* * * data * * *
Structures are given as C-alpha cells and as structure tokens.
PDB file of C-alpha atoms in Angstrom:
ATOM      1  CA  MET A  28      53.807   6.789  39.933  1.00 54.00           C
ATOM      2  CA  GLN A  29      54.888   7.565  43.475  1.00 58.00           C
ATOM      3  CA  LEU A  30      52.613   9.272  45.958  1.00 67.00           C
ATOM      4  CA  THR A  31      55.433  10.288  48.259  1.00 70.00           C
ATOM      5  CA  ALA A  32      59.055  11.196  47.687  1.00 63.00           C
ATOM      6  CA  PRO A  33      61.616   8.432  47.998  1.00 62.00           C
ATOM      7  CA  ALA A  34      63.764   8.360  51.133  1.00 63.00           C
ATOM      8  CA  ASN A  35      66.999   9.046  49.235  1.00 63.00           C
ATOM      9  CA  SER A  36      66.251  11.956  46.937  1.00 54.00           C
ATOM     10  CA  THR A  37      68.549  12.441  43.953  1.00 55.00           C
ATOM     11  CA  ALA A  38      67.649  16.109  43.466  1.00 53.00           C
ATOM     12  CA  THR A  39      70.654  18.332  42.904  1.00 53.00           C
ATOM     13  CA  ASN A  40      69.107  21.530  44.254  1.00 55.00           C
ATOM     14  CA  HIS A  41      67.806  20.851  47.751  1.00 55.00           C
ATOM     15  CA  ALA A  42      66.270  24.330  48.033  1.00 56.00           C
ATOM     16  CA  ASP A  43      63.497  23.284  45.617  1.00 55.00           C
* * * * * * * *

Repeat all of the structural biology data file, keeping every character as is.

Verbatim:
Structures are given as C-alpha cells and as structure tokens.
PDB file of C-alpha atoms in Angstrom:
ATOM      1  CA  MET A  28      53.807   6.789  39.933  1.00 54.00           C
ATOM      2  CA  GLN A  29      54.888   7.565  43.475  1.00 58.00           C
ATOM      3  CA  LEU A  30      52.613   9.272  45.958  1.00 67.00           C
ATOM      4  CA  THR A  31      55.433  10.288  48.259  1.00 70.00           C
ATOM      5  CA  ALA A  32      59.055  11.196  47.687  1.00 63.00           C
ATOM      6  CA  PRO A  33      61.616   8.432  47.998  1.00 62.00           C
ATOM      7  CA  ALA A  34      63.764   8.360  51.133  1.00 63.00           C
ATOM      8  CA  ASN A  35      66.999   9.046  49.235  1.00 63.00           C
ATOM      9  CA  SER A  36      66.251  11.956  46.937  1.00 54.00           C
ATOM     10  CA  THR A  37      68.549  12.441  43.953  1.00 55.00           C
ATOM     11  CA  ALA A  38      67.649  16.109  43.466  1.00 53.00           C
ATOM     12  CA  THR A  39      70.654  18.332  42.904  1.00 53.00           C
ATOM     13  CA  ASN A  40      69.107  21.530  44.254  1.00 55.00           C
ATOM     14  CA  HIS A  41      67.806  20.851  47.751  1.00 55.00           C
ATOM     15  CA  ALA A  42      66.270  24.330  48.033  1.00 56.00           C
ATOM     16  CA  ASP A  43      63.497  23.284  45.617  1.00 55.00           C